Normally, the signal transmitted in communication channel 10 comprises a carrier (or modulation) signal plus superimposed noise. The carrier detector therefore normally examines carrier plus noise and compares the average level of the carrier plus noise signal against the predetermined threshold level. At the end of a transmission, there no longer is any carrier signal present. However, the noise in the channel remains. It is therefore possible that the carrier detector 80 may average the noise signal which may actually be greater than the predetermined threshold level. The carrier detector therefore makes the erroneous decision that carrier is still present and fails to turn off the facsimile transceiver.
Turning now to FIG. 2, shown therein is an illustrative circuit embodying the principles of this invention. This illustrative circuit 100 is inserted in the prior art facsimile receiver circuitry between the output of low-pass filter 60 and carrier detector 80. Circuit 100 is a negative peak detector with a response time which is long compared with the fluctuations of the noise so that fast noise pulses are unable to pass through and affect the average value looked at by carrier detector 80. Peak detector 100 comprises a unity gain amplifier 1 10 having at its input the parallel combination of resistor and capacitor biased by source 140. Connected between this parallel RC network and low pass filter 60 is diode 150.
Let us assume that carrier detector 80 is looking for a voltage level at its input greater than some voltage V1. Carrier signal may have left the transmission system, but the noise level could have an average value above V1. The noise is a fluctuating signal superimposed upon a DC level. The first negative peak of the noise signal causes a discharge of capacitor 130 through diode 150 into the source impedance of the low pass filter. When the noise signal goes up, the diode is turned off and capacitor 130 begins to charge up from supply through resistor 120. However, the value of resistor 120 is chosen so that capacitor 130 charges very slowly. Since the noise signal varies rapidly relative to the time constant of the RC network, the next negative peak of the noise signal will occur before capacitor 130 has recharged. This will cause capacitor 130 to again discharge through diode 150. In other words, the negative peaks of the noise signal keep the level at the input to amplifier l 10 at the low voltage of the negative peaks of the noise without letting this signal get to the value of the positive peaks of the noise. In the prior art system of FIG. 1, the more noise that was at the input to carrier detector 80, the easier it was to falsely detect carrier. With the addition of negative peak detector 100 as shown in FIG. 2, the more noise there is on the line, the more noise immune the system becomes because it tries to maintain a lower level in the absence of carrier.
It is understood that the above-described arrangement is merely illustrative of the application of the principles of my invention. Numerous other arrangements may be devised by those skilled in the art without departing from the spirit and scope of this invention.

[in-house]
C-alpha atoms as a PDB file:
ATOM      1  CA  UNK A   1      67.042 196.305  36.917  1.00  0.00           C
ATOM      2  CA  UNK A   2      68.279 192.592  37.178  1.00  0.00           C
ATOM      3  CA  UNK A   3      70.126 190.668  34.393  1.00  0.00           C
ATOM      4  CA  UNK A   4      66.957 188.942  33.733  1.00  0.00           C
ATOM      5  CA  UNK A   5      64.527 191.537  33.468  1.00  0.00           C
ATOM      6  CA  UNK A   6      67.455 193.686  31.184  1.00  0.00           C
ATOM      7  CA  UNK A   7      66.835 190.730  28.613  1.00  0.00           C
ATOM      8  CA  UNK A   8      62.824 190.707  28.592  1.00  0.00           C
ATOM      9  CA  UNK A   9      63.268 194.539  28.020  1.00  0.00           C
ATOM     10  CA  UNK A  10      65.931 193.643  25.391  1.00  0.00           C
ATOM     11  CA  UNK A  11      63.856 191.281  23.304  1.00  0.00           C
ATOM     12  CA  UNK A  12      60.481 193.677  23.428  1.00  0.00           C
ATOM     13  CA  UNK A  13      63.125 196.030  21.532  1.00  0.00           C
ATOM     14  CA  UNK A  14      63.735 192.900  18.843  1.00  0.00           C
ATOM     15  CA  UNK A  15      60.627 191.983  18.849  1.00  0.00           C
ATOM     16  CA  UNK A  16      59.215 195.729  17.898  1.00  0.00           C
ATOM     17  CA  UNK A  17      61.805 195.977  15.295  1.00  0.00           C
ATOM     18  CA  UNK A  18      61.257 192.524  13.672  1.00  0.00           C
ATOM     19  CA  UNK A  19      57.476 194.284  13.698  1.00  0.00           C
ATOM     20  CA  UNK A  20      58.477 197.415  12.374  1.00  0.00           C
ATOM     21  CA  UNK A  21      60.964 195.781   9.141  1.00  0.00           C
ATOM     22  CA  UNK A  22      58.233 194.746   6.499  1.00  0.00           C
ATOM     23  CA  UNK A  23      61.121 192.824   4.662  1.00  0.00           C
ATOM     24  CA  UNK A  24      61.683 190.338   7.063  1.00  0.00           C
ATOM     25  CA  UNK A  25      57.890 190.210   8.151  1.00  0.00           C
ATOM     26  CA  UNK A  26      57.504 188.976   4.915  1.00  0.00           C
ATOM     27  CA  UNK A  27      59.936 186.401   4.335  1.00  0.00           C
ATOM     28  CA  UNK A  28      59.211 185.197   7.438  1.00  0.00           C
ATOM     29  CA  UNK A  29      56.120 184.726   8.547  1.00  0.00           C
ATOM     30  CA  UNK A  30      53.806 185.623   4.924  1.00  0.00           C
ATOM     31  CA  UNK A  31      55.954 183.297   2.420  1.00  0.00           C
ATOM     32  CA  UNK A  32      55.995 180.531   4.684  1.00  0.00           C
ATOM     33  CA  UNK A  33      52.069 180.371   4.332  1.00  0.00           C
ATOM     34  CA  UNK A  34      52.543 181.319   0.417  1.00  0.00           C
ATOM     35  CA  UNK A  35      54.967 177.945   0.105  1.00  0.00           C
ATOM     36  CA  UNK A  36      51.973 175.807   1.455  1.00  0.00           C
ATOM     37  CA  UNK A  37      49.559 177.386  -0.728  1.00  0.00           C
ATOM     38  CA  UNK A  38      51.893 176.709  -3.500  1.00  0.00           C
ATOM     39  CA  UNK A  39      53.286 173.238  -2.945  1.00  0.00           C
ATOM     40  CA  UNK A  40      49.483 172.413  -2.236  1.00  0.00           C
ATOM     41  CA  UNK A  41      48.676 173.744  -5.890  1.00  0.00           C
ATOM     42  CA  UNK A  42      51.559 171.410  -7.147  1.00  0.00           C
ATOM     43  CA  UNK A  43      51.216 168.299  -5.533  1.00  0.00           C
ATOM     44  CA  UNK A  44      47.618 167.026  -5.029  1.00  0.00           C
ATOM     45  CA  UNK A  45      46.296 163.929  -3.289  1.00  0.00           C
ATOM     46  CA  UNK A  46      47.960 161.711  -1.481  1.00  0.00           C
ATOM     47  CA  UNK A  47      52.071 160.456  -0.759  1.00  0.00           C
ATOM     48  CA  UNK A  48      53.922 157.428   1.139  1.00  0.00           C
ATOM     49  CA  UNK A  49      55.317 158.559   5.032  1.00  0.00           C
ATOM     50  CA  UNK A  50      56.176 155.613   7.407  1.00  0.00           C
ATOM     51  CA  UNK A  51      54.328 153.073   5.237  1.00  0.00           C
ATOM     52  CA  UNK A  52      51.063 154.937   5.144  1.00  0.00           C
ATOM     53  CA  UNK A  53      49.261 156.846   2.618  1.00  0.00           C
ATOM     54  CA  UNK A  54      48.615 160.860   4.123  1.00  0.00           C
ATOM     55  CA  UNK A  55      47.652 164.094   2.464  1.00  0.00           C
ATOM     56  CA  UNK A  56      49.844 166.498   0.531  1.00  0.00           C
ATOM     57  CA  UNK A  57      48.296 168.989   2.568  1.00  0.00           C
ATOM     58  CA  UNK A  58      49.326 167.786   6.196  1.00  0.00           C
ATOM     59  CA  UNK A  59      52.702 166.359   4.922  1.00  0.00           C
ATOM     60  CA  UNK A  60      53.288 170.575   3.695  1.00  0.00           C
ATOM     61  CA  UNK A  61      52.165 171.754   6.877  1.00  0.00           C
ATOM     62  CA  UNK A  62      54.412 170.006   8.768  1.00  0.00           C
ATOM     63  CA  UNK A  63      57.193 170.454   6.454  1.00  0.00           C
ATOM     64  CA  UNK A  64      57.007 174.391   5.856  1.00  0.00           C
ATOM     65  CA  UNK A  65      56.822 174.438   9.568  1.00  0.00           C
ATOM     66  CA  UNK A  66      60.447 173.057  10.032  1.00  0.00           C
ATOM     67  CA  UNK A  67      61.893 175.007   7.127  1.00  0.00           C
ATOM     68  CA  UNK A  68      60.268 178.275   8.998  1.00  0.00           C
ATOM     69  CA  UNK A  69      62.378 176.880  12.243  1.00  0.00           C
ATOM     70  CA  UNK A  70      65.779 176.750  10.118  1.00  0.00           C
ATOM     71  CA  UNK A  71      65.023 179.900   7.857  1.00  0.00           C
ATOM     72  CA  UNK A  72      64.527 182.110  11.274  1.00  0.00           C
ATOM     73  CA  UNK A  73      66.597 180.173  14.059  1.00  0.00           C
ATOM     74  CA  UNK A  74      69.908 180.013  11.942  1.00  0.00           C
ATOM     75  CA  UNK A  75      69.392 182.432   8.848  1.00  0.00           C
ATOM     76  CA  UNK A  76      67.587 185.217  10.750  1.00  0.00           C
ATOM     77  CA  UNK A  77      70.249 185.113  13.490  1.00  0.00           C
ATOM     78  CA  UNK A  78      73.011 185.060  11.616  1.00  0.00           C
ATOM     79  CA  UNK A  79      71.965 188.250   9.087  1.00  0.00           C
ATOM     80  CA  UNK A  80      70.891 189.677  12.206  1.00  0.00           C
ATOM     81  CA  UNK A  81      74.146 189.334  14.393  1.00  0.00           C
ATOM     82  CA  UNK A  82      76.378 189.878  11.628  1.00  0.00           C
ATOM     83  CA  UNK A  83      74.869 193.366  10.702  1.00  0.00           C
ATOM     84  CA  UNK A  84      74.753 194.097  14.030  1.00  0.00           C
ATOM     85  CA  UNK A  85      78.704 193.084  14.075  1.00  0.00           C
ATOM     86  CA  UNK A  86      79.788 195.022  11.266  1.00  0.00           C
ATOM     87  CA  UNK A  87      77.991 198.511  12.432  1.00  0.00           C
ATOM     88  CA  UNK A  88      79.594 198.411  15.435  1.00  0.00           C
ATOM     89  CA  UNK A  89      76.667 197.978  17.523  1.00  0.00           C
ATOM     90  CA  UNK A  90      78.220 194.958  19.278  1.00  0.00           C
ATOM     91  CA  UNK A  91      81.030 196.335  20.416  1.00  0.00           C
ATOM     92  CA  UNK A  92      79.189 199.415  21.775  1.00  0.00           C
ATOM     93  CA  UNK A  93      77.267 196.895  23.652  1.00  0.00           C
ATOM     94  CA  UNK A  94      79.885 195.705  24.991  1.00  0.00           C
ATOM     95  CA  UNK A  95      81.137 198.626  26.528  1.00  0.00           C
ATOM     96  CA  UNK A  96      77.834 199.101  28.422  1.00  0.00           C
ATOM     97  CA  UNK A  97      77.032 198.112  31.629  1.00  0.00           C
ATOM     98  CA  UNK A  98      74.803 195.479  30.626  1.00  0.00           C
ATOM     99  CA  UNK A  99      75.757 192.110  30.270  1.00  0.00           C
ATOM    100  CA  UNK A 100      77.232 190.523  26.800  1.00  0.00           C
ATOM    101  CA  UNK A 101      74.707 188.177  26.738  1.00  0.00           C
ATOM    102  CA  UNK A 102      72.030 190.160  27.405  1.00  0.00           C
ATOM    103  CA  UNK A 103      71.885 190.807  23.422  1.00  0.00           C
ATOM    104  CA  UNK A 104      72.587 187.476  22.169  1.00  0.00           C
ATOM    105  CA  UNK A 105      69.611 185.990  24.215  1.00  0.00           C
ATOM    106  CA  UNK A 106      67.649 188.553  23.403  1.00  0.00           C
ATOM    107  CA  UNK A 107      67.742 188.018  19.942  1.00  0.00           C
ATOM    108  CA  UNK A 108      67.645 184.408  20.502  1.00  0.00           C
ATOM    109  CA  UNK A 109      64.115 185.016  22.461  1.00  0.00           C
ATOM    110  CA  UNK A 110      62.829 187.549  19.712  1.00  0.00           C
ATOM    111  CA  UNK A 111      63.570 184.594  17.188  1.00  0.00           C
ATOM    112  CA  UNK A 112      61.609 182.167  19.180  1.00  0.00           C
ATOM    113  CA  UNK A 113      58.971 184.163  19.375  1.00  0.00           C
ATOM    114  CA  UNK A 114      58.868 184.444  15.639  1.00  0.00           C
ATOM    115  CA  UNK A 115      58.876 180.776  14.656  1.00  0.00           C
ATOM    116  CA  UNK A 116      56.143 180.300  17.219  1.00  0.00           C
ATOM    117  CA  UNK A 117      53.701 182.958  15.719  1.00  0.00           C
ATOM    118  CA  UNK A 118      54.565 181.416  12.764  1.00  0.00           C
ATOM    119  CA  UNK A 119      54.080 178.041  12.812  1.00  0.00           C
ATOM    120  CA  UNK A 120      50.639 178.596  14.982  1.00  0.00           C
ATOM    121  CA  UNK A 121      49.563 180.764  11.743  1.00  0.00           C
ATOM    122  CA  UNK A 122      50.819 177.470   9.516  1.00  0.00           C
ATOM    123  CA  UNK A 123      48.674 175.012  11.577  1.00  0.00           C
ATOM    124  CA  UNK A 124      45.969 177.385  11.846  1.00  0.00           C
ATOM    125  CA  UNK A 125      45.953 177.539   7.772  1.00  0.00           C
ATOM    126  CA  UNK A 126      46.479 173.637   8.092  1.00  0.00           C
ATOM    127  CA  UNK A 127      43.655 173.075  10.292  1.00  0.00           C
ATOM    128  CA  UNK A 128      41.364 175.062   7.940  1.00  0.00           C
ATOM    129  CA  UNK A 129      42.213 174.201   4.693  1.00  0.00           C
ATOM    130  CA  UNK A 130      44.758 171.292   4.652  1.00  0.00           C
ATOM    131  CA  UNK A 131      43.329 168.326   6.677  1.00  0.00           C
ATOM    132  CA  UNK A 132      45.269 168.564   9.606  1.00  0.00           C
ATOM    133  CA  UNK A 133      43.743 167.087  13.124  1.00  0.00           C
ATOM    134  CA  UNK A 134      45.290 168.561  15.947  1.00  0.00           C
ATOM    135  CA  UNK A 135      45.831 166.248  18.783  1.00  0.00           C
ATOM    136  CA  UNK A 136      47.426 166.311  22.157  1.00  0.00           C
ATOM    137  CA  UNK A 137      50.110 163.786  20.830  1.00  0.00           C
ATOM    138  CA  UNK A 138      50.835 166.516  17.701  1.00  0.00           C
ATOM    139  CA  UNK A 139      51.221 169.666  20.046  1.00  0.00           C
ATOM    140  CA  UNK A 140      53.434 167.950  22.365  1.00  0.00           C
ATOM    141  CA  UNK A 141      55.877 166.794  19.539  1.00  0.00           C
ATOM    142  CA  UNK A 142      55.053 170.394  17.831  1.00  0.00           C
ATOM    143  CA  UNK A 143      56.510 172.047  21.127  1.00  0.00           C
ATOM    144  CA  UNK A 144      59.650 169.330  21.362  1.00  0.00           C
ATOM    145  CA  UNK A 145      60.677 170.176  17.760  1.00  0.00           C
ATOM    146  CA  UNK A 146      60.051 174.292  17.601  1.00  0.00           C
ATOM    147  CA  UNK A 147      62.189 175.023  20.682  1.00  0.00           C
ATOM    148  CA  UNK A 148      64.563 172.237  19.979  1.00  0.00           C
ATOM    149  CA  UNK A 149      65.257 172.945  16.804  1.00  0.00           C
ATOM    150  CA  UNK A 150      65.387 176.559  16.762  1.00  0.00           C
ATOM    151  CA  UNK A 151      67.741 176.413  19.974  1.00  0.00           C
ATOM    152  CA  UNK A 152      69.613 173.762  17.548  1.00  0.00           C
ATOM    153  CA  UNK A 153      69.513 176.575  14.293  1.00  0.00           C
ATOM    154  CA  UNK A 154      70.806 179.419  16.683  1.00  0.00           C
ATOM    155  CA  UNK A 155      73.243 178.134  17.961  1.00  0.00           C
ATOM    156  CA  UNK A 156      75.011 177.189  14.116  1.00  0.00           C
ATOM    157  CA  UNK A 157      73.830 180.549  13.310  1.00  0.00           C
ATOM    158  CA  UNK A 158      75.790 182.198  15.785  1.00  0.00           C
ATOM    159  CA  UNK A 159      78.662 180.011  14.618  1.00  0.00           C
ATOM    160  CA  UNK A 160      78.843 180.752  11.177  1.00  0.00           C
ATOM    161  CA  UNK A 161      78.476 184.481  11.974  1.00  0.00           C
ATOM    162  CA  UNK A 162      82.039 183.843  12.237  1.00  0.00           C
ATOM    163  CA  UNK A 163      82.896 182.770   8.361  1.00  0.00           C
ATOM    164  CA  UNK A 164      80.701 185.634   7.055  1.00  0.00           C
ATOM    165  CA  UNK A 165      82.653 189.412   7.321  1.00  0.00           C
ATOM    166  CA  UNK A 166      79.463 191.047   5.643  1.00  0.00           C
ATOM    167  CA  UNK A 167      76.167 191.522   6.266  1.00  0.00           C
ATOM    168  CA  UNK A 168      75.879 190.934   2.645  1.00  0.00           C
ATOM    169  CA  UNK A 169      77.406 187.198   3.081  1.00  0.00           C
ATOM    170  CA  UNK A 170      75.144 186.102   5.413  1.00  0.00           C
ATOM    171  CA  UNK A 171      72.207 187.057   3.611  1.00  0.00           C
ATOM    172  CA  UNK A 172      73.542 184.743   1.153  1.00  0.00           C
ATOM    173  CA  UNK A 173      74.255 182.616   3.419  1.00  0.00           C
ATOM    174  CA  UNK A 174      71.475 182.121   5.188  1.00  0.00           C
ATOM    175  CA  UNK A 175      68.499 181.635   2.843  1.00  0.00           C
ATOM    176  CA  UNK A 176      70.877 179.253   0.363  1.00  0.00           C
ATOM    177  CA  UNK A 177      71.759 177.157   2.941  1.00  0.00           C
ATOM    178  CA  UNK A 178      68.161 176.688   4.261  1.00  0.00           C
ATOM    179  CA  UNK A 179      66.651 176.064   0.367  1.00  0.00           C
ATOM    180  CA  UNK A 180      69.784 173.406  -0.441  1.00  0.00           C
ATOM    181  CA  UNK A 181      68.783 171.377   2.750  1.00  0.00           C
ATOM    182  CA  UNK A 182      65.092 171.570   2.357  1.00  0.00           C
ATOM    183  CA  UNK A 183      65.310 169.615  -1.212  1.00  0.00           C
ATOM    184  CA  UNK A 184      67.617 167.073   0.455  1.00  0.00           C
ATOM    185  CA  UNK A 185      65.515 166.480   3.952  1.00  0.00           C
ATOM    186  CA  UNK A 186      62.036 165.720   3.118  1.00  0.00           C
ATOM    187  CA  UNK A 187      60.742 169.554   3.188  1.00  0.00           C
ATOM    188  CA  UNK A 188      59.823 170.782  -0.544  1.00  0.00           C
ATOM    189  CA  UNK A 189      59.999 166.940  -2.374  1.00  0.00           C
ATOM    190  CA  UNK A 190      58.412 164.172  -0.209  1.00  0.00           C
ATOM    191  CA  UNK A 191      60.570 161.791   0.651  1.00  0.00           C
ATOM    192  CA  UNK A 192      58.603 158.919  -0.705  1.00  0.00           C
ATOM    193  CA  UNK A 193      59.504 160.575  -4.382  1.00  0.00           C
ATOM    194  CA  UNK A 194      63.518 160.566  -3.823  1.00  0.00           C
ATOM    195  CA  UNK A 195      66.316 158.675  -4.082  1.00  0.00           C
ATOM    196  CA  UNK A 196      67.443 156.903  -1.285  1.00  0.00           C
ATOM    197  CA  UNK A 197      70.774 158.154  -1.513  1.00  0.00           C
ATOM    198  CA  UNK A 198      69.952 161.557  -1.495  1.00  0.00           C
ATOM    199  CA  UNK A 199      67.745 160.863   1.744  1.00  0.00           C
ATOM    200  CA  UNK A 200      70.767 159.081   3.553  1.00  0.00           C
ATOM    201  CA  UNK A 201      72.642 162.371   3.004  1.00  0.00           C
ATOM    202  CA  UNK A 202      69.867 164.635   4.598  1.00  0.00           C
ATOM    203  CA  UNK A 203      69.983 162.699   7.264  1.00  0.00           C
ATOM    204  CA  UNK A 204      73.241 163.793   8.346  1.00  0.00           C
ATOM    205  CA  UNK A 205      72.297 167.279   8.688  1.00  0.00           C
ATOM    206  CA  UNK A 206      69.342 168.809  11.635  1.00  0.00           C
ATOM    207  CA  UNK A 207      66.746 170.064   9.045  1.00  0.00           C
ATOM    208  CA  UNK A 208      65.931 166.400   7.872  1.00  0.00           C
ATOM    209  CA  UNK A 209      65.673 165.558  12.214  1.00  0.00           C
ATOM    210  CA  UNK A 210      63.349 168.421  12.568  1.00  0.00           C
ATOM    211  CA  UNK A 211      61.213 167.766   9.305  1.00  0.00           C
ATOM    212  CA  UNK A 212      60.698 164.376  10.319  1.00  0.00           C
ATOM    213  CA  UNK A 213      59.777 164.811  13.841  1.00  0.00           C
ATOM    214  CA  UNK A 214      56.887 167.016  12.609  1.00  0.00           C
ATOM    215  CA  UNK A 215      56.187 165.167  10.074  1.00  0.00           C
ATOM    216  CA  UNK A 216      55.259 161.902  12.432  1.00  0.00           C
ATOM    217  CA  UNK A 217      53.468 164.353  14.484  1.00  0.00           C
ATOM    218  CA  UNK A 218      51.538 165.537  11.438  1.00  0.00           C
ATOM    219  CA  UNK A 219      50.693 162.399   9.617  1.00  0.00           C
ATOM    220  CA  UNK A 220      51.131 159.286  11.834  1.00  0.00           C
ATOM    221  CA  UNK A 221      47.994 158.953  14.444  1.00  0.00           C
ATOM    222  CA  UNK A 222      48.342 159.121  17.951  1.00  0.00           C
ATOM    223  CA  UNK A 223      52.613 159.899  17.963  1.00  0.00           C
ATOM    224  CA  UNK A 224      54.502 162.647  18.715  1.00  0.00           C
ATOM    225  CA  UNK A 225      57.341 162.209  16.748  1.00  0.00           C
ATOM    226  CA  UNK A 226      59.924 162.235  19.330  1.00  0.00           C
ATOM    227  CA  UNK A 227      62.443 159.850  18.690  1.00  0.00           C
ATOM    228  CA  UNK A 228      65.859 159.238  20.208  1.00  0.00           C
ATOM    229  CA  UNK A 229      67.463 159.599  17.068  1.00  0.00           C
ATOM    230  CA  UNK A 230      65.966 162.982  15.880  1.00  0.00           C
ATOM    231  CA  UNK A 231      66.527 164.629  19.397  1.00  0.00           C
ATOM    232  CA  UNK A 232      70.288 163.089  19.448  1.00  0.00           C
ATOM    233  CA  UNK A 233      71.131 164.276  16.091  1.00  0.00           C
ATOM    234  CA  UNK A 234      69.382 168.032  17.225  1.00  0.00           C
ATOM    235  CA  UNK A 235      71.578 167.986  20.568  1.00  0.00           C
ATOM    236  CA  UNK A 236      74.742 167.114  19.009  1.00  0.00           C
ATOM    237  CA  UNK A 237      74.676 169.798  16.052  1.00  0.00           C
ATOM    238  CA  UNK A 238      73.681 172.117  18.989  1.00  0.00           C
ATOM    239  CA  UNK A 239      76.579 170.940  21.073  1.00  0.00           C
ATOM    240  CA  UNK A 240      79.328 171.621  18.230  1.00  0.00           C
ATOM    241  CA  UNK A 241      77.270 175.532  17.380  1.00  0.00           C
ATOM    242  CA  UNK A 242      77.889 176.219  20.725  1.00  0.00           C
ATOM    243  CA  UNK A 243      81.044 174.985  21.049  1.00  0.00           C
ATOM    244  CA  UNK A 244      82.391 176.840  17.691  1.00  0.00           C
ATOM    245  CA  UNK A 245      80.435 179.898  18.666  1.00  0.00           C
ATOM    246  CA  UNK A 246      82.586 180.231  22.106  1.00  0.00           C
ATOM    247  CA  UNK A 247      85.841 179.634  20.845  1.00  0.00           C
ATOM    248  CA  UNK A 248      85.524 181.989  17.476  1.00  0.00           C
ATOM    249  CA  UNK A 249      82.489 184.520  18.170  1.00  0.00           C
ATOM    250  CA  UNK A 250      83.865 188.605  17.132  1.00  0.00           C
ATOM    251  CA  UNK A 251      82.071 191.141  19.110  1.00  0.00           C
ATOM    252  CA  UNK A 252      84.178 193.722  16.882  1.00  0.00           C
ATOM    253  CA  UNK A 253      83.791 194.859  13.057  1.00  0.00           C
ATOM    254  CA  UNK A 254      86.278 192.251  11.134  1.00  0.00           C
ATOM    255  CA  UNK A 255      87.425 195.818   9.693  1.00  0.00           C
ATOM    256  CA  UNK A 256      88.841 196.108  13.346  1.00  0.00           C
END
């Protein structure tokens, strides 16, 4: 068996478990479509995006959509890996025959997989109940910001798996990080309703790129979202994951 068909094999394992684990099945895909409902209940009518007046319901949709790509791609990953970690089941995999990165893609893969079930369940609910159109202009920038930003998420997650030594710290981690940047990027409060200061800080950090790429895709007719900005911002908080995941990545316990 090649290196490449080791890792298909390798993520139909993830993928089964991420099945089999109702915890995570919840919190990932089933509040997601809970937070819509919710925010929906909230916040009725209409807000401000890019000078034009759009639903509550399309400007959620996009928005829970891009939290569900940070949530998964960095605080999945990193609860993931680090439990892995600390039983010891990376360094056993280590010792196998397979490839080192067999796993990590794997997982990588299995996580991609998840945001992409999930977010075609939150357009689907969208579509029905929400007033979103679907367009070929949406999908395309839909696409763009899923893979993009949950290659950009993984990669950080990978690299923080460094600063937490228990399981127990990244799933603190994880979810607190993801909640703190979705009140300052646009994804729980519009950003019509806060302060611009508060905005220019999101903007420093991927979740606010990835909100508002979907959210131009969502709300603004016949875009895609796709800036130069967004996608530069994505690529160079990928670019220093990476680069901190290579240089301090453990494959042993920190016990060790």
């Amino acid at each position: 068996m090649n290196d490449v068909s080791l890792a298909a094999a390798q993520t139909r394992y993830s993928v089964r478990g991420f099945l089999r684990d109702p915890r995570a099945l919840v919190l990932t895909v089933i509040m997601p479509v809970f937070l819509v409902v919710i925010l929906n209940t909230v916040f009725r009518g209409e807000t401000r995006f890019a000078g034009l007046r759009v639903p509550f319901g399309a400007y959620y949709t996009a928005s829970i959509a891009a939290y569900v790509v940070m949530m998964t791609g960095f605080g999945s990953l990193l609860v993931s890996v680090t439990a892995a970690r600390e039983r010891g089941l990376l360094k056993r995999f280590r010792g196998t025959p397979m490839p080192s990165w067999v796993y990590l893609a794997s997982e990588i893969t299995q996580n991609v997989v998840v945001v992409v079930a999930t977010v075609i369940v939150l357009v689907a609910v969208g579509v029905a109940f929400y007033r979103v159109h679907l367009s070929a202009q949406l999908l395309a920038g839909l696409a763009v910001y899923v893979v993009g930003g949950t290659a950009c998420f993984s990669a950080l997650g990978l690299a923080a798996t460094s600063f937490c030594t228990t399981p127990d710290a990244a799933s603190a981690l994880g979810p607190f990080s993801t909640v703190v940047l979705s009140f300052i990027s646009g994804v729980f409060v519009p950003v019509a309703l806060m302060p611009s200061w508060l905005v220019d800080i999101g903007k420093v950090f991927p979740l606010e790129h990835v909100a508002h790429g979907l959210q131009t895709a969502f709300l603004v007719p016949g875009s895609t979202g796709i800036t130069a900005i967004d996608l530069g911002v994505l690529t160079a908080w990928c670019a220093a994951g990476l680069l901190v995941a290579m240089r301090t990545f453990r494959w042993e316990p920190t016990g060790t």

What is claimed is: 1. In a facsimile receiver arranged for connection to a communication channel and responsive to signals on said channel to provide a facsimile of an original scanned document, said receiver including carrier detector means responsive to the average level of the signals on said channel for generating a shut-down signal for the inactivation of said receiver when said average level falls below a predetermined value, the improvement comprising negative peak detector means connected to the input of said carrier detector means and responsive to fluctuations of the level of signals on said channel for maintaining the level at the input to said carrier detector means at substantially the negative peaks of said fluctuations.
2. The improvement as set forth in claim 1 wherein mined value.
|Cited Patent||Filing date||Publication date||Applicant||Title|
|US3593151 *||Aug 12, 1968||Jul 13, 1971||Xerox Corp||Detector for receiver printer startup|
|US3602821 *||Apr 23, 1970||Aug 31, 1971||Rca Corp||Noise immune pure carrier detector circuit|
|US3711777 *||Sep 16, 1971||Jan 16, 1973||Ncr||Latching and control circuit for carrier detection|
|US3714586 *||May 18, 1971||Jan 30, 1973||Mason E||Modem carrier detecting circuit|
|US3772456 *||Mar 26, 1970||Nov 13, 1973||Magnavox Co||Fax carrier detector|
|Citing Patent||Filing date||Publication date||Applicant||Title|
|US4127817 *||Jun 17, 1976||Nov 28, 1978||Dektor Counterintelligence & Security, Inc.||Transmitter detecting apparatus|
|US5140614 *||Dec 28, 1990||Aug 18, 1992||Industrial Technology, Inc.||Method and apparatus for detecting digital carrier signals on telephone cables|
|WO1992012574A1 *||Dec 23, 1991||Jul 23, 1992||Industrial Technology, Inc.||Method and apparatus for detecting digital carrier signals on telephone cables|
|U.S. Classification||358/443, 375/346, 358/463|
|International Classification||H03G3/34, H04L1/20, H04N1/327|
|Cooperative Classification||H04N1/327, H03G3/341, H04L1/206|
|European Classification||H03G3/34A, H04L1/20M, H04N1/327|